What: Echo & The Bunnymen.
Where: Laneway Festival, Auckland.
Even hip young high-concept music festivals need acts with a few miles on them to get punters in the gates.
In the case of yesterday's Laneway gathering the blasts from the past came down to a mix of reconstituted locals - the 3Ds and Chris Knox and his band The Nothing, all in gleefully celebratory raucous mood - and Echo and the Bunnymen, all the way from Liverpool and the early 1980s.
The band, who were once rivals to U2 as stadium contenders in that decade and a discernible influence on Coldplay in more recent years, had missed their Melbourne show on Saturday because frontman Ian McCulloch missed his flight from Britain. So we were possibly lucky to have them at all.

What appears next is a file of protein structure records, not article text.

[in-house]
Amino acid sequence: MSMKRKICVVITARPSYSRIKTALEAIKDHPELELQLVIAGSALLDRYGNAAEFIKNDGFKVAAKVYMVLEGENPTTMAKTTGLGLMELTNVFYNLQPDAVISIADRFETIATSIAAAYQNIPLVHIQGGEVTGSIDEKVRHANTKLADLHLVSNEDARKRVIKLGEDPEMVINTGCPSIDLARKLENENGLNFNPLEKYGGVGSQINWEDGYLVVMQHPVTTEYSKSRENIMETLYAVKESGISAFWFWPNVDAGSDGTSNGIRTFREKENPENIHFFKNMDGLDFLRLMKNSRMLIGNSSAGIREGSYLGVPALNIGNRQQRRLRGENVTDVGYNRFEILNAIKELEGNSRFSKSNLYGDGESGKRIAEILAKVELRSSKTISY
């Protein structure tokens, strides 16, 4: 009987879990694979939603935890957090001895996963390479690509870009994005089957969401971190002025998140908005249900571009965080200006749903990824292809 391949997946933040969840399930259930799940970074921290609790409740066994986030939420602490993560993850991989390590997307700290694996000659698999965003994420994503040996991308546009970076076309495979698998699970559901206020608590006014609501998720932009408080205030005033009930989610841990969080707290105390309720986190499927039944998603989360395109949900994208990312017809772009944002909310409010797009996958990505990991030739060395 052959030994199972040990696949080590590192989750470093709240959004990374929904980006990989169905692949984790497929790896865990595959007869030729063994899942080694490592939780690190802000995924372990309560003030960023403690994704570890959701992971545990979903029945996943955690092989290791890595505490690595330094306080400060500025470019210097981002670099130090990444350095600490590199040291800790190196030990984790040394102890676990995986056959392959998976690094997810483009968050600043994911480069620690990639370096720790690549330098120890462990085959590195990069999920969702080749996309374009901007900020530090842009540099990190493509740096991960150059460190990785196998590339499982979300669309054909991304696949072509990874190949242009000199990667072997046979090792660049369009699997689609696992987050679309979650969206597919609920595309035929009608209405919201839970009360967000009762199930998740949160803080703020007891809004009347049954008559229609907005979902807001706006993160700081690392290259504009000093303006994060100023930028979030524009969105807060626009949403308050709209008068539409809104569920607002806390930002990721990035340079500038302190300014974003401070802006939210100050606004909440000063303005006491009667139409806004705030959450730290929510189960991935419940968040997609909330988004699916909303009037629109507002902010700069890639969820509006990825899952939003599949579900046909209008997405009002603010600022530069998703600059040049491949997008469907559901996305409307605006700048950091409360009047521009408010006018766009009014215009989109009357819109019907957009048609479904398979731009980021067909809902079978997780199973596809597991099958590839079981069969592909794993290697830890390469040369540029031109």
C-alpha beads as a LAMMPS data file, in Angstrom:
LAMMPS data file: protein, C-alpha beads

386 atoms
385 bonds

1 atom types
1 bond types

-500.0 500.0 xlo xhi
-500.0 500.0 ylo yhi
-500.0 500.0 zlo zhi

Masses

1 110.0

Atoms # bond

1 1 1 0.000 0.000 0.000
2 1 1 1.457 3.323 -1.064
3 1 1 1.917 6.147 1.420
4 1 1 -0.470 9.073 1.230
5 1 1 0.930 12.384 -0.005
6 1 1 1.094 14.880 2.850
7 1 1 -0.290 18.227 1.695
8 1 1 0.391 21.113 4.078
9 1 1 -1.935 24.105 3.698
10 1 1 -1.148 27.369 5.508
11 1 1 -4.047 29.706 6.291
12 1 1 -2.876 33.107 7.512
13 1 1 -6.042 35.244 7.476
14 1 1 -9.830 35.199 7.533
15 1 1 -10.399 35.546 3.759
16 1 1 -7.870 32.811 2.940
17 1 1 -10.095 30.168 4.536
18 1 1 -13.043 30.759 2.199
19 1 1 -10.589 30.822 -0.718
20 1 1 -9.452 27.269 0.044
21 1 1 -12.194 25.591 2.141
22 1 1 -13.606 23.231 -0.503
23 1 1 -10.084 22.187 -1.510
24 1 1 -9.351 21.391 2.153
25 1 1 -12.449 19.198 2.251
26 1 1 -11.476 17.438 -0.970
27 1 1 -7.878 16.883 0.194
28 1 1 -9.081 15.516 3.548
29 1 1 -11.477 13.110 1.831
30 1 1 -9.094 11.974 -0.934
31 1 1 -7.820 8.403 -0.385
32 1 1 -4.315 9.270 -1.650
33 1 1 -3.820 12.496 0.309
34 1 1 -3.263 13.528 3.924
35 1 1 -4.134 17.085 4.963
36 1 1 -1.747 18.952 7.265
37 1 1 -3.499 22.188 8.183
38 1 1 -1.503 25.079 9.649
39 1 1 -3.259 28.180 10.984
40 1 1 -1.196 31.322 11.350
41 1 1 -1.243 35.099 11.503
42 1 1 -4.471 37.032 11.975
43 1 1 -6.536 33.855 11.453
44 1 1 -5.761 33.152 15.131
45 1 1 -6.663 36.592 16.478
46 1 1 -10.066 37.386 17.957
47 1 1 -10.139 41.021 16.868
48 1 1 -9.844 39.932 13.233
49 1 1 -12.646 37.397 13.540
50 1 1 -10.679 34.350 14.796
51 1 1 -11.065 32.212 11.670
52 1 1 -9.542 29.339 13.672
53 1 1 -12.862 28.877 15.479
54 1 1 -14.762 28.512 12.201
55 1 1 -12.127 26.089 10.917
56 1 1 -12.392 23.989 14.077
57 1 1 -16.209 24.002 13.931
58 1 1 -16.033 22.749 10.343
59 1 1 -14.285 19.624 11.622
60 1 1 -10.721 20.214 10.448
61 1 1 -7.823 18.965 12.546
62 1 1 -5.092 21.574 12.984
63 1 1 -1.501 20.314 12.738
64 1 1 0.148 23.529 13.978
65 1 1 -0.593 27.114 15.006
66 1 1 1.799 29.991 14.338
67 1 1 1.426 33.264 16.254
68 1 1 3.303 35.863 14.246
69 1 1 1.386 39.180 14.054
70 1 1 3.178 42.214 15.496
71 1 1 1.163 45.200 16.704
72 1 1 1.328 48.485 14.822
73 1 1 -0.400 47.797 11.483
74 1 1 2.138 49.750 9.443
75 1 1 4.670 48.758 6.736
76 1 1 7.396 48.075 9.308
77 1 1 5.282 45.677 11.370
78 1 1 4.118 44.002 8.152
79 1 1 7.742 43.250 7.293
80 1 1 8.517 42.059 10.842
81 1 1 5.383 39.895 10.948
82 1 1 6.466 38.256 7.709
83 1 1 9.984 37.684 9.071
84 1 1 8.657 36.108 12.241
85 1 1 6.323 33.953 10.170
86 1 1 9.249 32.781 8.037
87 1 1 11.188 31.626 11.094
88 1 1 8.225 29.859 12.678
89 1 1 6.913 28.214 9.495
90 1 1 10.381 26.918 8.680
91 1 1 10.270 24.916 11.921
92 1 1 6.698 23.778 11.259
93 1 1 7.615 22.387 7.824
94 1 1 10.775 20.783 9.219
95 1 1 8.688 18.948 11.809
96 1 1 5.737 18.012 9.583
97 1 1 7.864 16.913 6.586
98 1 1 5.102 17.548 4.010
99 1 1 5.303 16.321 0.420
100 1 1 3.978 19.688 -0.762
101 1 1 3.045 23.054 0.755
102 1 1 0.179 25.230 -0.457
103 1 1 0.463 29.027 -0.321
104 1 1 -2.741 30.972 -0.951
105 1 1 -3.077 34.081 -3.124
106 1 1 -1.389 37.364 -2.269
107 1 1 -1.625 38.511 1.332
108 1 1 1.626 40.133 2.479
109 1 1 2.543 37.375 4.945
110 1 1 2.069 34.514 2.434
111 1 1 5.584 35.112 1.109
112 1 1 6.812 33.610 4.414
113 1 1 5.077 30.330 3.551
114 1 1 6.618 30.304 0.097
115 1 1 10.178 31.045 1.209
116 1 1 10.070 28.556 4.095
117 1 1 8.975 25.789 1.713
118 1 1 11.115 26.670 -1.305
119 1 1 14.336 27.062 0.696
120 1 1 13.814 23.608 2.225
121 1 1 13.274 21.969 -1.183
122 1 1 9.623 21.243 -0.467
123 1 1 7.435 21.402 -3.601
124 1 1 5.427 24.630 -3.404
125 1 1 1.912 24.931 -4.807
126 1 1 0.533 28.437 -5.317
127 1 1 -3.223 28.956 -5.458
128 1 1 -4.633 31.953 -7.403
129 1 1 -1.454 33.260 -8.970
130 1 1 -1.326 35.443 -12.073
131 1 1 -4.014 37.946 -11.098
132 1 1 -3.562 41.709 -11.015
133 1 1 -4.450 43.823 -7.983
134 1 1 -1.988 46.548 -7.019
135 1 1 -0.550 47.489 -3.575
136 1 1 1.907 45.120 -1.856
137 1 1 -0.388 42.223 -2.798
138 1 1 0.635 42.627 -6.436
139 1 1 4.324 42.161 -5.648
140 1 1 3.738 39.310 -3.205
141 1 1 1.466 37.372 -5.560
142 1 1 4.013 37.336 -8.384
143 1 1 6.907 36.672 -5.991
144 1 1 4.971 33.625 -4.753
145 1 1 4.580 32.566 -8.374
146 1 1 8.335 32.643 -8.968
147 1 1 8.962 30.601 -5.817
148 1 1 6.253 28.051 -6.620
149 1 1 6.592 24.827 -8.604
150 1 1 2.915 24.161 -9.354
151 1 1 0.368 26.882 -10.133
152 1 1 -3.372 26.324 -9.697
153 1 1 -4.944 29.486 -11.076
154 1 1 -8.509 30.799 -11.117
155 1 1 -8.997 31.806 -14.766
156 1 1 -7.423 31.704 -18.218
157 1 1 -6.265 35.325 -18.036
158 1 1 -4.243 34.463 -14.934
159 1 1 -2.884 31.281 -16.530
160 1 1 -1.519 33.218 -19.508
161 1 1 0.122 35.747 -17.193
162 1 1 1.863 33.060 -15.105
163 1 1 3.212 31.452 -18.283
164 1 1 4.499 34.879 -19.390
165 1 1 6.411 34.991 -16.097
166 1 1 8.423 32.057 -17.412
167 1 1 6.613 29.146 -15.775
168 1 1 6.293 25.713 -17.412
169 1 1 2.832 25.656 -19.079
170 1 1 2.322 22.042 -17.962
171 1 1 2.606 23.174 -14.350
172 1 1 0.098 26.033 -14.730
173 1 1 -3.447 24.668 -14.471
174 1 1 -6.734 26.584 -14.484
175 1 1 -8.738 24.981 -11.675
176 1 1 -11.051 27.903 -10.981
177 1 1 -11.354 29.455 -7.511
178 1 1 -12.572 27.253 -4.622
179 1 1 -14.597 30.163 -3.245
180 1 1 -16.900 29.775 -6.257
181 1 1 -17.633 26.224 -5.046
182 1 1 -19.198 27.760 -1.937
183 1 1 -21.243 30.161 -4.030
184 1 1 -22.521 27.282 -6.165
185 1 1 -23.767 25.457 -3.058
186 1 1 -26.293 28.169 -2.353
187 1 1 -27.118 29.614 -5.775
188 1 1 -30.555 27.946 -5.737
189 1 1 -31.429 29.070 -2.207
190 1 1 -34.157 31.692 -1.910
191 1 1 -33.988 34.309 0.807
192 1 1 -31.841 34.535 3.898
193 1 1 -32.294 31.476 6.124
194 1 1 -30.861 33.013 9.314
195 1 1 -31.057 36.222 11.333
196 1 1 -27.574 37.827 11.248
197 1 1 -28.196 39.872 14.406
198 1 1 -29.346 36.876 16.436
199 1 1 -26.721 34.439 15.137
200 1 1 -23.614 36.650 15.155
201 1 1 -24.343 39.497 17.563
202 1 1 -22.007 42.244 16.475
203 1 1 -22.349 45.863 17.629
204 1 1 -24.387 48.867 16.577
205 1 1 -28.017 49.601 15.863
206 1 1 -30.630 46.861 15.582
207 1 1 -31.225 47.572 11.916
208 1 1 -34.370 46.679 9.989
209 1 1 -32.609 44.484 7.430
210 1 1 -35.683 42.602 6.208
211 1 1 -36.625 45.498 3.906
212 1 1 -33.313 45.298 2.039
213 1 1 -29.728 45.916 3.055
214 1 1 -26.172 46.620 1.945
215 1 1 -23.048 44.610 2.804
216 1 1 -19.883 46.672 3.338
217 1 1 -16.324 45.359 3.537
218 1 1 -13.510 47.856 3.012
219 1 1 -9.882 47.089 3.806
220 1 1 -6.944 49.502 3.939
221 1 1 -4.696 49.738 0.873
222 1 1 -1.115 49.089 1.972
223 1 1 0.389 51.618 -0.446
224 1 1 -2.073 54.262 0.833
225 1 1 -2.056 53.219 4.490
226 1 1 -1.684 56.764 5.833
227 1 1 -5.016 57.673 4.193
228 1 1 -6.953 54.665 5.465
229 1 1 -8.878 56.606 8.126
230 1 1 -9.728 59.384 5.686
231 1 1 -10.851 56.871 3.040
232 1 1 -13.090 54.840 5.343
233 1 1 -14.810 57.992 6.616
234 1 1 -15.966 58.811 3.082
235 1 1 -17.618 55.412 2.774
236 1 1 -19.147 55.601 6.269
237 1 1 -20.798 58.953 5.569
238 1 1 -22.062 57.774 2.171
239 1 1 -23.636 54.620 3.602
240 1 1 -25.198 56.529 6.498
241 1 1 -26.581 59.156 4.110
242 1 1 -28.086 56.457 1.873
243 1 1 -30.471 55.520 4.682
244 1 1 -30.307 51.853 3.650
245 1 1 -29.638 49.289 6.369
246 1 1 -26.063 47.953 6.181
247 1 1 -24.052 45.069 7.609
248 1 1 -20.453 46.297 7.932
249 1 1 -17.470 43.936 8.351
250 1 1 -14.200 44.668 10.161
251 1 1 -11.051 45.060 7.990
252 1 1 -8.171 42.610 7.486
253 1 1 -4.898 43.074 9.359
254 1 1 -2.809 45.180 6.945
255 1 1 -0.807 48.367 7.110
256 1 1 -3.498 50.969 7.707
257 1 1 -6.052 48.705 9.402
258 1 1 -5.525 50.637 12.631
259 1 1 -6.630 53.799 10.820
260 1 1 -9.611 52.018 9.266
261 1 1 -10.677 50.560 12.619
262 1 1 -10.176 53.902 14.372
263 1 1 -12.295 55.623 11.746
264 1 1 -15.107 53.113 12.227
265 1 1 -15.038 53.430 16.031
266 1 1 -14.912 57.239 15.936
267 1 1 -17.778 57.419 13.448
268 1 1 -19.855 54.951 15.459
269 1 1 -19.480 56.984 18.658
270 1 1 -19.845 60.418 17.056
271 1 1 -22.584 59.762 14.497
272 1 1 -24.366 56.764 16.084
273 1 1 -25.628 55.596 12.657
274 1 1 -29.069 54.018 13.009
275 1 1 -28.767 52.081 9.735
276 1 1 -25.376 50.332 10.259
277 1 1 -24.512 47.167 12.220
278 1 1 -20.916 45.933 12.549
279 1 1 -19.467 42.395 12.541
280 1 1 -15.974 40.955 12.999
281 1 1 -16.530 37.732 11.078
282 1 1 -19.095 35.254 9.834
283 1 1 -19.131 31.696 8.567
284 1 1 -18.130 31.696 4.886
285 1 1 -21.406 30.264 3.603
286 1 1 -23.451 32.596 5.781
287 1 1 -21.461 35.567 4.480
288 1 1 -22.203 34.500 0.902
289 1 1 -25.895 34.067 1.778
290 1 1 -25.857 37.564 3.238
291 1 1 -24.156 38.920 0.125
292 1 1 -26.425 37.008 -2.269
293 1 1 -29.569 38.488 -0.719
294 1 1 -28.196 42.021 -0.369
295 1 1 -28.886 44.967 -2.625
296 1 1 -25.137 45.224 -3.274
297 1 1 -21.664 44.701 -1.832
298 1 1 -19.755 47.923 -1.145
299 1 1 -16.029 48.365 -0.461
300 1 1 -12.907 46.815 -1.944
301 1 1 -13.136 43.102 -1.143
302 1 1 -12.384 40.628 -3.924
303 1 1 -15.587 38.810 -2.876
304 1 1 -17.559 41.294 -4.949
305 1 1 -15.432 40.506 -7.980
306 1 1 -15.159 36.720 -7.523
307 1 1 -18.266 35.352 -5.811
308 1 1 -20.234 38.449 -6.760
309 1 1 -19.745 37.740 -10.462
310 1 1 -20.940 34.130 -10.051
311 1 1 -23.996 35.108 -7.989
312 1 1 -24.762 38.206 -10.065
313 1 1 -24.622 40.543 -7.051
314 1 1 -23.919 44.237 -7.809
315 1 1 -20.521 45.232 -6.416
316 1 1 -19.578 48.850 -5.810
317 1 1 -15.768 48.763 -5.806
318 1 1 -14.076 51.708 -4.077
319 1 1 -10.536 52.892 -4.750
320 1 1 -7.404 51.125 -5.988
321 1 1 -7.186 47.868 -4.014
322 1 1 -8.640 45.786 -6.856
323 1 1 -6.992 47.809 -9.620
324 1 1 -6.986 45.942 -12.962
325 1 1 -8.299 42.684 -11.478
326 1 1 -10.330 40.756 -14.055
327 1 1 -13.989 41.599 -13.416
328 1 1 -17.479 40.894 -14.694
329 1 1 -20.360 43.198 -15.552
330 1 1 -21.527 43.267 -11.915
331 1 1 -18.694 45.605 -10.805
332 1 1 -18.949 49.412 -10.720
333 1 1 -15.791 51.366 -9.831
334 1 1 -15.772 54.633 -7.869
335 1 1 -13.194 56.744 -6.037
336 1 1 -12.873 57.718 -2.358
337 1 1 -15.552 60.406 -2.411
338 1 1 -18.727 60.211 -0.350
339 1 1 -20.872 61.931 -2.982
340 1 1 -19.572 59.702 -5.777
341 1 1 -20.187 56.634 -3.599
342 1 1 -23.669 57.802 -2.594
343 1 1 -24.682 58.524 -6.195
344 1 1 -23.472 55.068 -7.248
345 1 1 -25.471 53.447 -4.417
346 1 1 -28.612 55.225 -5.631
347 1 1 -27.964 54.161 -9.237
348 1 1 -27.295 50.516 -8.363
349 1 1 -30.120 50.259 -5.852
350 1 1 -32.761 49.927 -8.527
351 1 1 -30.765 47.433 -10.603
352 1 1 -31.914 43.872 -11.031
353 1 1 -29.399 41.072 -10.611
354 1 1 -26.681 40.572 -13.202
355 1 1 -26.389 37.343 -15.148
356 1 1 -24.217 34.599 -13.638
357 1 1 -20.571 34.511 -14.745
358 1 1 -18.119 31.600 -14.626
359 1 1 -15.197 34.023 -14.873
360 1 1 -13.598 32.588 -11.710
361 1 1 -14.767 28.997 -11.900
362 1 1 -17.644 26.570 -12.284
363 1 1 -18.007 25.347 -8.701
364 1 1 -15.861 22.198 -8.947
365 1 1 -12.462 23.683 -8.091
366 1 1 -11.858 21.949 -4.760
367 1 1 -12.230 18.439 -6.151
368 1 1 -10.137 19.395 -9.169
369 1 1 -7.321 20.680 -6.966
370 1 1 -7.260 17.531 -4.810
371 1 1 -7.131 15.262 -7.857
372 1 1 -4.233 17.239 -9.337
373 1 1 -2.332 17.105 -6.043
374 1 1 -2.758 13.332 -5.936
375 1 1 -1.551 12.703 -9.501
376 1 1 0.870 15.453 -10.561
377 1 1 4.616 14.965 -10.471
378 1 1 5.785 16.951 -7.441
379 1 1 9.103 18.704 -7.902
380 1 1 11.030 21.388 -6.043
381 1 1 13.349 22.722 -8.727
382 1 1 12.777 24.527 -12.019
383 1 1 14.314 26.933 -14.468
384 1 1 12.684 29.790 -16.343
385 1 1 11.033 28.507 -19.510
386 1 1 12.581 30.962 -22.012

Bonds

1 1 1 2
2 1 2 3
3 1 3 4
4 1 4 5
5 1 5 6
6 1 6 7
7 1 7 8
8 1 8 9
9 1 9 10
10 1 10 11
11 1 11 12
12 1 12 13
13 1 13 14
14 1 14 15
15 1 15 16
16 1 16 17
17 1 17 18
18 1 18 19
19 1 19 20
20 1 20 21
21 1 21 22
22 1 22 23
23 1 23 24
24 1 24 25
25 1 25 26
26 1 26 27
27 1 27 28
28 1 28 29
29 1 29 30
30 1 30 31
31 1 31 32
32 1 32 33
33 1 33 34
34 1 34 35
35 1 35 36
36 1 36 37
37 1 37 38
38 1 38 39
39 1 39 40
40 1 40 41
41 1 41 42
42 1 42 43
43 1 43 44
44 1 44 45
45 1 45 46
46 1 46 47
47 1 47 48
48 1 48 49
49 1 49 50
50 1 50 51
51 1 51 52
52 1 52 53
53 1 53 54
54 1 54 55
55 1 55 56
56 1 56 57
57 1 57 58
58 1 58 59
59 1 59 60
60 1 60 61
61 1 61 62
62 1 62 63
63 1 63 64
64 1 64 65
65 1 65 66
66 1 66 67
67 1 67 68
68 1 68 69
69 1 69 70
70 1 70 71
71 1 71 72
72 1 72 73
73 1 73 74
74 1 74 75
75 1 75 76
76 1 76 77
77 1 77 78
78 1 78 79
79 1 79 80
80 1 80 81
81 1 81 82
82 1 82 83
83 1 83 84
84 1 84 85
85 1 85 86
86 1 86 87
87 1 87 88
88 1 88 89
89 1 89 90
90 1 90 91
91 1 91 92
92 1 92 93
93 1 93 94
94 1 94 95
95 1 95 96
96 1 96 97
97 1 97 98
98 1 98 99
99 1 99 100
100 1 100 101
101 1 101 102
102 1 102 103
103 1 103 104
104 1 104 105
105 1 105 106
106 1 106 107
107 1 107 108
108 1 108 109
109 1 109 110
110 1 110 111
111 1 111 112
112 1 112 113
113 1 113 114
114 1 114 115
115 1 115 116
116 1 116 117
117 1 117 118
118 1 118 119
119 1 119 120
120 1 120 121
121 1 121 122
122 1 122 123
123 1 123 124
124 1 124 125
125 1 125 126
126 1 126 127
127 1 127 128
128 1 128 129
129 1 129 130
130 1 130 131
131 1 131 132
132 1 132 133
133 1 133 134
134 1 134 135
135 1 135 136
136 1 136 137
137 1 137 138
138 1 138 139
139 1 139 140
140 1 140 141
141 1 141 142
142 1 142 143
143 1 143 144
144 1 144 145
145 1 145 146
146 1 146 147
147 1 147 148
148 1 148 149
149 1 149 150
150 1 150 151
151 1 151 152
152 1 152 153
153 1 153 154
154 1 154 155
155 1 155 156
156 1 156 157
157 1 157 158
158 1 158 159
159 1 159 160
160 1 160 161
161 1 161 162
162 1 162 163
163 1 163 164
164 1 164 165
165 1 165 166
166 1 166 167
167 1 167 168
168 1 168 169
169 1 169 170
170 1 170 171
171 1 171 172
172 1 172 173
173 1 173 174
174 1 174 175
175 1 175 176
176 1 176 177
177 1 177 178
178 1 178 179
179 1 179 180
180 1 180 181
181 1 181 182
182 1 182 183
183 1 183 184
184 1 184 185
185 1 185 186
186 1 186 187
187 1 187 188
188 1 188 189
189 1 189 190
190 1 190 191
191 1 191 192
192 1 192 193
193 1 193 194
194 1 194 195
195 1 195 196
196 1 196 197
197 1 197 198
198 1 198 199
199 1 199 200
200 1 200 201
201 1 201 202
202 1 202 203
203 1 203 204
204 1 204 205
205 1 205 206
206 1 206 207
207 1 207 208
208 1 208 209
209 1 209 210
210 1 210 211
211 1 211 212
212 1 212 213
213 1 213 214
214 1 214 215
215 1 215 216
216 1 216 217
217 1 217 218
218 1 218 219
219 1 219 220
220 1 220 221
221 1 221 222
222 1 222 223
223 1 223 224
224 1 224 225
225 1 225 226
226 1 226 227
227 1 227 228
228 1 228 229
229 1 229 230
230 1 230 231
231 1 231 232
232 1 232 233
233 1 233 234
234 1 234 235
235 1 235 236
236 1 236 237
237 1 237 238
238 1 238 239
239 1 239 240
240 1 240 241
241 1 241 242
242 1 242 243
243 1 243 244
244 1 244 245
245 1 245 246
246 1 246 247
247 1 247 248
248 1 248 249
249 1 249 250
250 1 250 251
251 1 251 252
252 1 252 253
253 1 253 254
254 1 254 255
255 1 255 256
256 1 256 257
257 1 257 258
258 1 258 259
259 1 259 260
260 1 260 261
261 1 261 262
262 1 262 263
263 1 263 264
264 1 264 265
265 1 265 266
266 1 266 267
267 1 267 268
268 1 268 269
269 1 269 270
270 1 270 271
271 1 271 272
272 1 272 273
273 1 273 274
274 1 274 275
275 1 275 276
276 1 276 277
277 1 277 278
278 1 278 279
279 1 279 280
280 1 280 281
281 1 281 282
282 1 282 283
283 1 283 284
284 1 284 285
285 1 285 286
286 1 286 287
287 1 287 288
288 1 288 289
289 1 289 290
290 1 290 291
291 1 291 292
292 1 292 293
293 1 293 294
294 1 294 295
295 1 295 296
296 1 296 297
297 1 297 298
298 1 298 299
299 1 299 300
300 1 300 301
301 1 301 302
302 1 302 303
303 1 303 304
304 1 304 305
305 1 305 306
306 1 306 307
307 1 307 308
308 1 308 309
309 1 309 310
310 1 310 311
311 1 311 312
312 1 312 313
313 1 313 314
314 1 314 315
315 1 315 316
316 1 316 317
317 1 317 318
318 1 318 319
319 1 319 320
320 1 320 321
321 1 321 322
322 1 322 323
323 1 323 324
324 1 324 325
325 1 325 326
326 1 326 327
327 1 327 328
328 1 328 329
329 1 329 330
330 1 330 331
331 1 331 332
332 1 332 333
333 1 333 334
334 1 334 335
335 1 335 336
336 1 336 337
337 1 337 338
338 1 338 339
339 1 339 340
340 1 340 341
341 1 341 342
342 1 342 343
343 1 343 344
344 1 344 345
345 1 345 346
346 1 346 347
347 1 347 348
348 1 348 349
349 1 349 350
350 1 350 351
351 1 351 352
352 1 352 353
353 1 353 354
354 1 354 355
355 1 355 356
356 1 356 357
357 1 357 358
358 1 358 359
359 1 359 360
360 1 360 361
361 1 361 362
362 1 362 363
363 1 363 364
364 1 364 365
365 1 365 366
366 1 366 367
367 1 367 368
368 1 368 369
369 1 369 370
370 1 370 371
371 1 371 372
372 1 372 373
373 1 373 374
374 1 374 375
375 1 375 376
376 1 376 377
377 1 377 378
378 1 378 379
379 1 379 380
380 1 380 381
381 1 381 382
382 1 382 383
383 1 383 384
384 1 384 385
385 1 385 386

But if they were a drawcard, performance wise, the 2010 version of the band which was last year 29 years old didn't quite justify their top billing.
A hooded and sunglassed McCulloch spent much of his time in between songs in conversation with his stage sound guy.
And for for much of the early part of the set it had the feel of a veteran act just going through the motions, hoping the abundant dry ice would add to the excitement.
But powered by the grand guitar of Will Sergeant, they certainly got through some of the key points on their best-of list, finally finding some real momentum on the closing anthems Back of Love, Killing Moon and a pulsating version of Cutter.
However, it was tepid going until then, with occasional karaoke-hour diversions into songs by the Doors, Wilson Pickett and Lou Reed's Walk on the Wild Side, on which McCulloch substituted "Merseyside" for any homesick Liverpudlians present.
But for the rest of us who loved the band at the height of their powers all those years ago, it felt like a dull echo of a distant era.